Unified Interior Regions

California

The Southwest Region includes California, Nevada, and Arizona. The Regional Office, headquartered in Sacramento, provides Center oversight and support, facilitates internal and external collaborations, and works to further USGS strategic science directions.

States L2 Landing Page Tabs

Filter Total Items: 1,111
Two women wearing personal protective gear on a boat stand near a mud sampling device and scoop mud from it.
January 24, 2012

Sampling mud with a Smith-Mac

PCMSC scientists Amy Foxgrover (left) and Leticia Hallas collect mud from a Smith-McIntyre grab sampler aboard R/V Parke Snavely to study sediment sources and redistribution within San Francisco Bay.

Toe of the active Cleveland Corral landslide in 2011
December 31, 2011

Cleveland Corral landslide in 2011

Toe of the active Cleveland Corral landslide in 2011, perched above US Highway 50 in distance.  Movement typically only occurs during wet winter and spring months.

Map of facilities along the Colorado River and Yuma Agricultural Area.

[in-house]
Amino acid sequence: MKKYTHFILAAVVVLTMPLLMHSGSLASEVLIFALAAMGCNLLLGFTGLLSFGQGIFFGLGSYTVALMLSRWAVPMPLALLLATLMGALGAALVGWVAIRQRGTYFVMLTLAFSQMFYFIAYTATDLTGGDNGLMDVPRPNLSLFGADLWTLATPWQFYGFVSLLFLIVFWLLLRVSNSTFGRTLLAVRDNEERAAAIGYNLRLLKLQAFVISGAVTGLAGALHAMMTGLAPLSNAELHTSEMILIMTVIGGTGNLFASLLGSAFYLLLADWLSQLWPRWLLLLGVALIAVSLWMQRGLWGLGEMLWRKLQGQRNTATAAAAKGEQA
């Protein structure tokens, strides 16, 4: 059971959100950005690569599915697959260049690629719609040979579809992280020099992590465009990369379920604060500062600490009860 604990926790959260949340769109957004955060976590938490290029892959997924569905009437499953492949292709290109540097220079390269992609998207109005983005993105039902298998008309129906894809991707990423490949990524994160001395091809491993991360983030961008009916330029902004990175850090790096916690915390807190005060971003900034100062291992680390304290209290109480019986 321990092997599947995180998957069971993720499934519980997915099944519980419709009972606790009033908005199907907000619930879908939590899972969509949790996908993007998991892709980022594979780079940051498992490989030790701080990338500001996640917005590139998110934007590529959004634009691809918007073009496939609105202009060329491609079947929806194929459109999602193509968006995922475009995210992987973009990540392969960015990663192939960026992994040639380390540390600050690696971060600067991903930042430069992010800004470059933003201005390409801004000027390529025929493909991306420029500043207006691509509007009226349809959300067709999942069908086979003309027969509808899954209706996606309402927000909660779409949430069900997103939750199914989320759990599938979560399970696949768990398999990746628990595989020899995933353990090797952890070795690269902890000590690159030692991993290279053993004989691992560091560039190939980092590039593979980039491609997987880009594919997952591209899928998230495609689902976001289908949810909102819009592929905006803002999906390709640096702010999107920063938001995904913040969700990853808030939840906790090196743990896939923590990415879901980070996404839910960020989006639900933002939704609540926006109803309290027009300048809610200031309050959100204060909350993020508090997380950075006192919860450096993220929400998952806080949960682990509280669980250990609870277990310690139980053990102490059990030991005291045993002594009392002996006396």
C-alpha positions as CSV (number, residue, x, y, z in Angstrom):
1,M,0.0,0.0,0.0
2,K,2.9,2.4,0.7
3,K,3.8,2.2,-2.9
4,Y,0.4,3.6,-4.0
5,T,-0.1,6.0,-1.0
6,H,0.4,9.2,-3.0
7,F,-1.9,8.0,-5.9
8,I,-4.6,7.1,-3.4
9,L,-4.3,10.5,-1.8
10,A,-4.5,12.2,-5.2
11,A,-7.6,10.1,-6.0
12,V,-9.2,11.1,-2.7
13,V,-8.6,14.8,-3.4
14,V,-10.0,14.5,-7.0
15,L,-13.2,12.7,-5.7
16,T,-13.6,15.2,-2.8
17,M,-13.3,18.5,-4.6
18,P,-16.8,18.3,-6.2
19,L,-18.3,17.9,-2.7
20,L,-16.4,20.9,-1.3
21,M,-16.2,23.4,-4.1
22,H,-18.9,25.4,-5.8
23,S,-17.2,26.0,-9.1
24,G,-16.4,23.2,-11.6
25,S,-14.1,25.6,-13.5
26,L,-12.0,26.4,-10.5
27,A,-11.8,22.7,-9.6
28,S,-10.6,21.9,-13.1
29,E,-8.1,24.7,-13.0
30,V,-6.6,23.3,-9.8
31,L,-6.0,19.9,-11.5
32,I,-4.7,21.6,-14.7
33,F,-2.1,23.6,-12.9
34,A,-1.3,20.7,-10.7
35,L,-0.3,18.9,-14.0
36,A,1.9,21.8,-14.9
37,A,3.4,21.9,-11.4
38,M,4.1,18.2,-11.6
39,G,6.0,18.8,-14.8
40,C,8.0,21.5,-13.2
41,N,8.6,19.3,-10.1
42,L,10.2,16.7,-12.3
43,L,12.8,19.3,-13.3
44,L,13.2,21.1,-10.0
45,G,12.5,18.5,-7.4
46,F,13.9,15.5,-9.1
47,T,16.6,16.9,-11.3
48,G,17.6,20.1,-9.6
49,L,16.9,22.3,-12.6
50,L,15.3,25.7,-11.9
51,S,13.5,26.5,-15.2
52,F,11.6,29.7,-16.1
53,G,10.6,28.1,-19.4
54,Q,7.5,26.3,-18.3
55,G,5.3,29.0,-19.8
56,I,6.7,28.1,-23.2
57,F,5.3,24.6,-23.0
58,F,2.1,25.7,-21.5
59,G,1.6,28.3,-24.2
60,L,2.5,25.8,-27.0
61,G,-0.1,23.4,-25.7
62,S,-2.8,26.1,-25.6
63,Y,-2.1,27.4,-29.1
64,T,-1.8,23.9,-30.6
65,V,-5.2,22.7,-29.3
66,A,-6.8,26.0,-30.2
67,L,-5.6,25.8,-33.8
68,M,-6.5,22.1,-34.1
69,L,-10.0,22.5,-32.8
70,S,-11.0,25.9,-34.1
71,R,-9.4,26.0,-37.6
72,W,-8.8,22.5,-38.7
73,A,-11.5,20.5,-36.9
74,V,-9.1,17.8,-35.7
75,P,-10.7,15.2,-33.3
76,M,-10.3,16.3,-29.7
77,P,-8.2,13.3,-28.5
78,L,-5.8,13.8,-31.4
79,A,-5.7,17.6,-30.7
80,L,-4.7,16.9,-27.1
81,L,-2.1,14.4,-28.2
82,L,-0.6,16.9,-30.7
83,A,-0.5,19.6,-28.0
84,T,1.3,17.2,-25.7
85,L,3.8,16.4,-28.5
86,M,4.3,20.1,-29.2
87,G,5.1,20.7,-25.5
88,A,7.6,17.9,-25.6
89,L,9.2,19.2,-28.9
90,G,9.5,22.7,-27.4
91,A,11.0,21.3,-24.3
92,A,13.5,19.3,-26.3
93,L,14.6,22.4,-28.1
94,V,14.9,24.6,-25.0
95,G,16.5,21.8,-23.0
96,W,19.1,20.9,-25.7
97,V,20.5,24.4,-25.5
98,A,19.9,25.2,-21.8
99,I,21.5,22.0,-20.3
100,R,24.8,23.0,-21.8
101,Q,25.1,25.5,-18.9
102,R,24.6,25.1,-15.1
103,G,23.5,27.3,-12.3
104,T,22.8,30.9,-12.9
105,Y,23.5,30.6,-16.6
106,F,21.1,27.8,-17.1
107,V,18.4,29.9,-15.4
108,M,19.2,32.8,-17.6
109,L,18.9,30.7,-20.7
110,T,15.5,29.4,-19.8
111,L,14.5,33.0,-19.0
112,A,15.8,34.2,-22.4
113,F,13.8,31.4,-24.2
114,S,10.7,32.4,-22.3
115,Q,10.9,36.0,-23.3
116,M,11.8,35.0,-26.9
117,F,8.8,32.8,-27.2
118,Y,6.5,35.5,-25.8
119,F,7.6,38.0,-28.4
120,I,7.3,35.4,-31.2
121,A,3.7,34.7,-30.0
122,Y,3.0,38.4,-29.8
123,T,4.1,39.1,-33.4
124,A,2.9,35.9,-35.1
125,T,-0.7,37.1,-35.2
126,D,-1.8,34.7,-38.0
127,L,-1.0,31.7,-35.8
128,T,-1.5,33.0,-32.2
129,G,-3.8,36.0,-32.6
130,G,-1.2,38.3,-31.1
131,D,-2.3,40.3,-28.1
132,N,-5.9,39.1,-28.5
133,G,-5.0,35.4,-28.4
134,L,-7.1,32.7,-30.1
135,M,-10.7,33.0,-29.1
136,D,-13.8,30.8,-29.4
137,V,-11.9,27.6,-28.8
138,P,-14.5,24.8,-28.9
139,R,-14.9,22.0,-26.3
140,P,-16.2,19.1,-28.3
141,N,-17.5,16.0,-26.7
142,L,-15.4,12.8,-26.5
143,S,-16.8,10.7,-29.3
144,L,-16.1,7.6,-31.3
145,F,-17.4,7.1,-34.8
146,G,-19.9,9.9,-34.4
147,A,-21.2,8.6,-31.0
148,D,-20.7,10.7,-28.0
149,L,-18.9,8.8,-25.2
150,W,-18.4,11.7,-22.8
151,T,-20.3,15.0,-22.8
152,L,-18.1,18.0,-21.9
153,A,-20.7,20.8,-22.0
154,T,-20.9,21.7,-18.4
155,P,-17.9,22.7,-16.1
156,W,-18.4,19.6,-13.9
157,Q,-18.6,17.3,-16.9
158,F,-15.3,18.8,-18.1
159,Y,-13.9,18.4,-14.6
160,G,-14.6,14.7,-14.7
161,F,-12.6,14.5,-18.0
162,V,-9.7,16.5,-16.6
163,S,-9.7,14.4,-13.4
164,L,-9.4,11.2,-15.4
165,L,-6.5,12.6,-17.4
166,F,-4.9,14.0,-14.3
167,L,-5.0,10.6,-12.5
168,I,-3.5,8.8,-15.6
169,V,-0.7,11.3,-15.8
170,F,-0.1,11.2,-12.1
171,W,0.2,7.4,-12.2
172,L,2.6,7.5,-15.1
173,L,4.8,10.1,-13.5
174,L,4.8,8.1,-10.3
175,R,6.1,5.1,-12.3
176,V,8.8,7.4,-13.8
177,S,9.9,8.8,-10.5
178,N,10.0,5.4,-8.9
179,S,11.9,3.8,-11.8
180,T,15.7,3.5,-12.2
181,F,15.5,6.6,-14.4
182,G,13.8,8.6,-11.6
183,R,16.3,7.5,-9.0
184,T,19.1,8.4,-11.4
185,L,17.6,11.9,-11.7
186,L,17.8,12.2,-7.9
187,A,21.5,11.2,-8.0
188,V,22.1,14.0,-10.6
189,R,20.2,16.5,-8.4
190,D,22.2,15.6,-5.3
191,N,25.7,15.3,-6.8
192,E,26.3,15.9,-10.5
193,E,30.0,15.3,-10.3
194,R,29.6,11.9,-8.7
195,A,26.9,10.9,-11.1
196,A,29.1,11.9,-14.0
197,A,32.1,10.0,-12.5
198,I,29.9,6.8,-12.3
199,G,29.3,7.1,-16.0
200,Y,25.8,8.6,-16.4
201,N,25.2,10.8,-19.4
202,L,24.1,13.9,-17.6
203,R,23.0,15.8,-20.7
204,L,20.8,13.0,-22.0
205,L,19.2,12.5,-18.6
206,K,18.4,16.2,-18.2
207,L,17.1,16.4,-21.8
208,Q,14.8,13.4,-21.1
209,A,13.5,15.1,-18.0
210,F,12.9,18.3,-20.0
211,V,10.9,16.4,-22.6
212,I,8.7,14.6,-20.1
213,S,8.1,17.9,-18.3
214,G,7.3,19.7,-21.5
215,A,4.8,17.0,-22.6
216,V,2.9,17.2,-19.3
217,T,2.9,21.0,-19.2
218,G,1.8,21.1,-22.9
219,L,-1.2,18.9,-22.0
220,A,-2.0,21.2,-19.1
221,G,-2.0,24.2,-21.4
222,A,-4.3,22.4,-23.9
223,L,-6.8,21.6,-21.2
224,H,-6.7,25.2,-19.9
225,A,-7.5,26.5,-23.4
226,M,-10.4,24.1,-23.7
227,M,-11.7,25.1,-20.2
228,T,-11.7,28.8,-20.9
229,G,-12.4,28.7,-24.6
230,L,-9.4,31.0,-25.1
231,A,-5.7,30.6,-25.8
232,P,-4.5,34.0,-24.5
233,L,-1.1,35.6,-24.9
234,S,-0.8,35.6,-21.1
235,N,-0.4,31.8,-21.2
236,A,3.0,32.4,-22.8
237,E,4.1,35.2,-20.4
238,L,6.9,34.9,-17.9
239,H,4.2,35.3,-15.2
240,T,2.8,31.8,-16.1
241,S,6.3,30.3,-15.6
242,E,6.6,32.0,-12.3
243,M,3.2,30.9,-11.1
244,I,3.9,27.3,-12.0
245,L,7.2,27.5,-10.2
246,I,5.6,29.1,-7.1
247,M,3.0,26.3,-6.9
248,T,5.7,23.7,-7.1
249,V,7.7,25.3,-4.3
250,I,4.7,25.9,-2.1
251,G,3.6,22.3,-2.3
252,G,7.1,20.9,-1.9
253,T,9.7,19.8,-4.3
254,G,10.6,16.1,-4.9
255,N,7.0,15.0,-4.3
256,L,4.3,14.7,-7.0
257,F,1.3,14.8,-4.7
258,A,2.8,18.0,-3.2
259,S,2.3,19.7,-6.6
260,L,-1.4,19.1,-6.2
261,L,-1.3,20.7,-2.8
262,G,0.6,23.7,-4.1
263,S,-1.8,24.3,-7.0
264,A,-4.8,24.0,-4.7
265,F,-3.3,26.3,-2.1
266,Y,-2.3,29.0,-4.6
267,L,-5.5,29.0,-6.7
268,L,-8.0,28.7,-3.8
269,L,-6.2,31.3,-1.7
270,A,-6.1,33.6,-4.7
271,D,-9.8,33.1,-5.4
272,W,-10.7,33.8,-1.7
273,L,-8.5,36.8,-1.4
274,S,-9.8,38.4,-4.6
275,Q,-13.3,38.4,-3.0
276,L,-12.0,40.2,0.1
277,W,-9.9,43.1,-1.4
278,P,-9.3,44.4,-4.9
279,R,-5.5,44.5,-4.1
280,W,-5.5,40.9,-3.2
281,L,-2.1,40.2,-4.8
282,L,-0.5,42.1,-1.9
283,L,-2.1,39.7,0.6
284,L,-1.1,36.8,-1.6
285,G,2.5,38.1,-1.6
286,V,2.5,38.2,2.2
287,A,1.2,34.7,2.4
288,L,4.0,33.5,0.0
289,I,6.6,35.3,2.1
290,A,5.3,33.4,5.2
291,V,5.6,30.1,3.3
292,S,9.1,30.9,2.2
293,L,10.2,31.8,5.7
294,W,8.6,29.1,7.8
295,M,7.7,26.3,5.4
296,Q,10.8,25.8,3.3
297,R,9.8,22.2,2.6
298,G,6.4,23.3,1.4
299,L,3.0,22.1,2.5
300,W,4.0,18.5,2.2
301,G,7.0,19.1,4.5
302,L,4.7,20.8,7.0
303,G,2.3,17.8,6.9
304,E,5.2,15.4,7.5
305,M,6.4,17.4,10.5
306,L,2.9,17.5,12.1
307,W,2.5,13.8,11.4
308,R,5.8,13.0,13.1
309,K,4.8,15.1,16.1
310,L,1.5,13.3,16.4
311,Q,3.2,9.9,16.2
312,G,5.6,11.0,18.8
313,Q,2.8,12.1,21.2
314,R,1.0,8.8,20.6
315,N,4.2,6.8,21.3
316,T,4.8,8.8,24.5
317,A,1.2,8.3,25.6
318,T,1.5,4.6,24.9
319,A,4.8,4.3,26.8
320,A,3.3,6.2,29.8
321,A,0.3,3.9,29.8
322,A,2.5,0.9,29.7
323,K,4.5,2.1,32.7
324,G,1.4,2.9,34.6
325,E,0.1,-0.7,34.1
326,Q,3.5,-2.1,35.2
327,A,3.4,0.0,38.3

December 31, 2011

Map of facilities along the Colorado River and Yuma Agricultural Area.

Location map showing the location of facilities along the Colorado River and Yuma agricultural area adjacent to the United States-Mexico Border (USBR, 2011).

Computer-generated illustration of high-resolution seafloor maps created with data collected.
December 31, 2011

San Diego Trough fault

Bird's-eye view map of a section of the seafloor off southern California, made with depth data. The map shows a channel wall that has been cut by the San Diego Trough fault and moved about 20 meters. This feature is about 1,000 meters below sea level.

All-American Canal winding through the Imperial Sand Dunes
December 31, 2011

All-American Canal

The All-American Canal (AAC) in southern Imperial County, California, has historically been unlined, resulting in substantial losses to seepage. In 2006, the Imperial Irrigation District, under a contract with the United States Bureau of Reclamation, initiated a project to build a concrete-lined canal parallel to 23 miles of the earthen AAC. Construction was completed in

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December 8, 2011

PubTalk 12/2011 — Tracking Ongoing Kilauea Eruptions

--fissures...fountains...and flows

by Matthew Patrick, USGS, Hawaiian Volcano Observatory

 

  • Spectacular Kilauea eruptions have produced a summit lava lake, roiling for several years, and a flank eruption recently sending lava flows downslope to threaten residential areas
  • How do USGS scientists monitor and track
November 17, 2011

PubTalk 11/2011 — Colorado River High-Flow Experiments

- a story of Grand Canyon geology, water, and biology

by Jack Schmidt & David Rubin

 

  • New insights from recent Glen Canyon Dam high-flow experiments on the Colorado River
  • Are these high flows doing more than building large sand bars in Grand Canyon National Park?